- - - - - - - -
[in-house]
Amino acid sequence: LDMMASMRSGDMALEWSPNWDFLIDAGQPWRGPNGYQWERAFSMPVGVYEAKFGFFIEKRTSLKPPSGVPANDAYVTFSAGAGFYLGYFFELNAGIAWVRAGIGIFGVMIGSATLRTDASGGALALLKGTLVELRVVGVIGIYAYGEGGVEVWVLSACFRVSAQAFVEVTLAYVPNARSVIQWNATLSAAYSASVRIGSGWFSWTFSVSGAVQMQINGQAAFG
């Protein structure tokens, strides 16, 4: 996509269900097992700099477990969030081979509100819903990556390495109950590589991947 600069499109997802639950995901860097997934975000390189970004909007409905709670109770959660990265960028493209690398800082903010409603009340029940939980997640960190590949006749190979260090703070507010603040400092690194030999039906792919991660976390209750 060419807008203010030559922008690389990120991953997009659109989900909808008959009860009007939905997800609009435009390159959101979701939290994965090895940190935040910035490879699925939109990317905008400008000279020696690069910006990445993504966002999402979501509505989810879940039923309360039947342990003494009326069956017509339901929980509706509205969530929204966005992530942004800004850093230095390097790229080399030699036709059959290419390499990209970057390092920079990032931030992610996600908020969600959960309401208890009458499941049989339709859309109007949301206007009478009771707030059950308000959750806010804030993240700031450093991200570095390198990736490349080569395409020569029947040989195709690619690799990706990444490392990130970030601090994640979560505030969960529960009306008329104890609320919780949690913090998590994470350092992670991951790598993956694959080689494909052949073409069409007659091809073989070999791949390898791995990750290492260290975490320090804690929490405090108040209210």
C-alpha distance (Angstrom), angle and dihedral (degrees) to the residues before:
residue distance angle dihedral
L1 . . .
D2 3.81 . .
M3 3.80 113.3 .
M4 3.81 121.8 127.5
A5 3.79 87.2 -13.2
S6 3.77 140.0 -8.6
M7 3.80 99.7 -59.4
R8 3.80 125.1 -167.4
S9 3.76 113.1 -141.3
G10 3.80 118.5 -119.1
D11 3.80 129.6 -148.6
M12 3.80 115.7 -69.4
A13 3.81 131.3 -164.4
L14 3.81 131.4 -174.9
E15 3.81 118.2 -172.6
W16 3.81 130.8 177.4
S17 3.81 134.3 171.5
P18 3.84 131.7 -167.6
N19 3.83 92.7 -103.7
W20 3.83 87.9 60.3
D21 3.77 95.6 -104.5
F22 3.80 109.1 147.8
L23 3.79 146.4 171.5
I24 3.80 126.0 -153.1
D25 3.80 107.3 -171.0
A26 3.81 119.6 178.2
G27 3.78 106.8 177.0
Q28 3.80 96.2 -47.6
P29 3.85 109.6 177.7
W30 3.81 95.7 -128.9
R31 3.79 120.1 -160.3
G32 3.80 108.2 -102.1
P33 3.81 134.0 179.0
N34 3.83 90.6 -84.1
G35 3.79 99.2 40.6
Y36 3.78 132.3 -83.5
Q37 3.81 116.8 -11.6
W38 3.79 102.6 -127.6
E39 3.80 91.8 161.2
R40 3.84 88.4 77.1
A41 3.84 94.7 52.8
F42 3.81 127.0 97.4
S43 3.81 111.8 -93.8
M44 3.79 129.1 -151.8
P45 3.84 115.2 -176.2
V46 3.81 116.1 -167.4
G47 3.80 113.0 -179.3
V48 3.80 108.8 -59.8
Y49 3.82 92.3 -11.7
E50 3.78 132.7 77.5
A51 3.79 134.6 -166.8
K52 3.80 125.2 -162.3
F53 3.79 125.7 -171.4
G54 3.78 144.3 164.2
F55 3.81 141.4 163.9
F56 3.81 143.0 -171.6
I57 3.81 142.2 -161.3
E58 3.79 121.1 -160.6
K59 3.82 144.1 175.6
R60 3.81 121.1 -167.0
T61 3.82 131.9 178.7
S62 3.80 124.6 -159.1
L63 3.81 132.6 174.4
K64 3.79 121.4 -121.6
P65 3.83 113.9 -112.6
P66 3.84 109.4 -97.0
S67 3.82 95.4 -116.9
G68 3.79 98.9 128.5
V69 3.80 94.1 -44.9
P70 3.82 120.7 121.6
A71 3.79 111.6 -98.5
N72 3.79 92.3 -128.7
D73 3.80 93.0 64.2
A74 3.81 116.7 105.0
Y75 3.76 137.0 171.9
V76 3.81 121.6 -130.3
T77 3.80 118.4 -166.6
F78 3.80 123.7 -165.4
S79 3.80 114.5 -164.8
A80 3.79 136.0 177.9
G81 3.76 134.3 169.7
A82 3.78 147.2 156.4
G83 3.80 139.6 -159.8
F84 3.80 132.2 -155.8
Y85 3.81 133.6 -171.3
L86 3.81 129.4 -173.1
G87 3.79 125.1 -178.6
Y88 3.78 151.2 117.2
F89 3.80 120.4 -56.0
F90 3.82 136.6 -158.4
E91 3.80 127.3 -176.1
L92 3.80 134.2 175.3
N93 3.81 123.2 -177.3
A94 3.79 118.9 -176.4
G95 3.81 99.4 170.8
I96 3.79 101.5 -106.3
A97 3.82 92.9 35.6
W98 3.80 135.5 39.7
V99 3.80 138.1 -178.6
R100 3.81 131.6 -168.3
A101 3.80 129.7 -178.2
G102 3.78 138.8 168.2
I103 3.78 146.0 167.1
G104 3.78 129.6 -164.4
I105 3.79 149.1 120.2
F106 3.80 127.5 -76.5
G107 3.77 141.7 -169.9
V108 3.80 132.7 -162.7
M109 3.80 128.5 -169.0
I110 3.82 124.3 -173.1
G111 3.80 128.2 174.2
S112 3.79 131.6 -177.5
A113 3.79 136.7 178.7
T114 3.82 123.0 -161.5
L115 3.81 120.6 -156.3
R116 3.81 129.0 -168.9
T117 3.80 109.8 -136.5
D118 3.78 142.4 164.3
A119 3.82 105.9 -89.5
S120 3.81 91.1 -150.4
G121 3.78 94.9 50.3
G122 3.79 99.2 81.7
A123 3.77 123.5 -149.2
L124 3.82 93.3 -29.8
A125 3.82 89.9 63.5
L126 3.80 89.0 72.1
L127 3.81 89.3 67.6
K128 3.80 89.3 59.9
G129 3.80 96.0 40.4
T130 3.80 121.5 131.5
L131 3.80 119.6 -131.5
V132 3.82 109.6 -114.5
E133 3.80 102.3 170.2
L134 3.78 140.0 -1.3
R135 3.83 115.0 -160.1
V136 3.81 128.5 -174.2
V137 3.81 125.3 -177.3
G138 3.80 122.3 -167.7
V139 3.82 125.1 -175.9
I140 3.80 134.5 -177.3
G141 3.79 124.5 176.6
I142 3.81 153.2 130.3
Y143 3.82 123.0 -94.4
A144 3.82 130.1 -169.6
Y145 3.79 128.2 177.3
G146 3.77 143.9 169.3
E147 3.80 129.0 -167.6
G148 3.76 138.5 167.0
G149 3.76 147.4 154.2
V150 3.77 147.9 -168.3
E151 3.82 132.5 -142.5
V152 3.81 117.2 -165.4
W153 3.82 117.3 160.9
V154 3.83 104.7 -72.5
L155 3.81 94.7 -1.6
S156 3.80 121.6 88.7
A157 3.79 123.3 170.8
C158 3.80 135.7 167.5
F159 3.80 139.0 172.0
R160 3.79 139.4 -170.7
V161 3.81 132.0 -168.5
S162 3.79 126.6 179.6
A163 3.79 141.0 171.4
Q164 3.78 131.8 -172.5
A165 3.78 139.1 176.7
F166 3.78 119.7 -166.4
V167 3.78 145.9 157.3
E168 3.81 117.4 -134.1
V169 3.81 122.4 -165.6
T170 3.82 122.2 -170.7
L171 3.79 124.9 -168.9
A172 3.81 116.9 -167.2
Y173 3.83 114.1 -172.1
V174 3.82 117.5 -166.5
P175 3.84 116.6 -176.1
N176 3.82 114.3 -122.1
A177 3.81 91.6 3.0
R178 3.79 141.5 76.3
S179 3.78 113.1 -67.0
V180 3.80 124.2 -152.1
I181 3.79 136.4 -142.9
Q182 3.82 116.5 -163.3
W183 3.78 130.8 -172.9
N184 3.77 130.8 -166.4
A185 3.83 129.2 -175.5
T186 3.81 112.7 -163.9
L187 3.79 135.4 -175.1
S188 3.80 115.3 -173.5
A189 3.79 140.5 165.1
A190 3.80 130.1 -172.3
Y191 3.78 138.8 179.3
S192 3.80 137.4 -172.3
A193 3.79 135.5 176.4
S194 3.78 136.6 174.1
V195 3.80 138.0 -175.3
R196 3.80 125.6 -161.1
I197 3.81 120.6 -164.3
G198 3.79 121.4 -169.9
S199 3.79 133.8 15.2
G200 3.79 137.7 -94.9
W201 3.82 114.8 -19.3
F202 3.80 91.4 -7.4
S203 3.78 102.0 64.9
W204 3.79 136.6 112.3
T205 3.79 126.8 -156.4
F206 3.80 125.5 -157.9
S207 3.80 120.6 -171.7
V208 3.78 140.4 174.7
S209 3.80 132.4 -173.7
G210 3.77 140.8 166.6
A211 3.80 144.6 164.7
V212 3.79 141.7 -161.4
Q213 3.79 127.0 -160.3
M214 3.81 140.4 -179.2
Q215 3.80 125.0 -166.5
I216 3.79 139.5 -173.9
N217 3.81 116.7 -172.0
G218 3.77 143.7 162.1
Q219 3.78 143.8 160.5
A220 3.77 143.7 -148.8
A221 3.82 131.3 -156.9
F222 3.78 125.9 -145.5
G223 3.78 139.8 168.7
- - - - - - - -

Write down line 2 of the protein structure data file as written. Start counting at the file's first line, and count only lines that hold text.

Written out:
Amino acid sequence: LDMMASMRSGDMALEWSPNWDFLIDAGQPWRGPNGYQWERAFSMPVGVYEAKFGFFIEKRTSLKPPSGVPANDAYVTFSAGAGFYLGYFFELNAGIAWVRAGIGIFGVMIGSATLRTDASGGALALLKGTLVELRVVGVIGIYAYGEGGVEVWVLSACFRVSAQAFVEVTLAYVPNARSVIQWNATLSAAYSASVRIGSGWFSWTFSVSGAVQMQINGQAAFG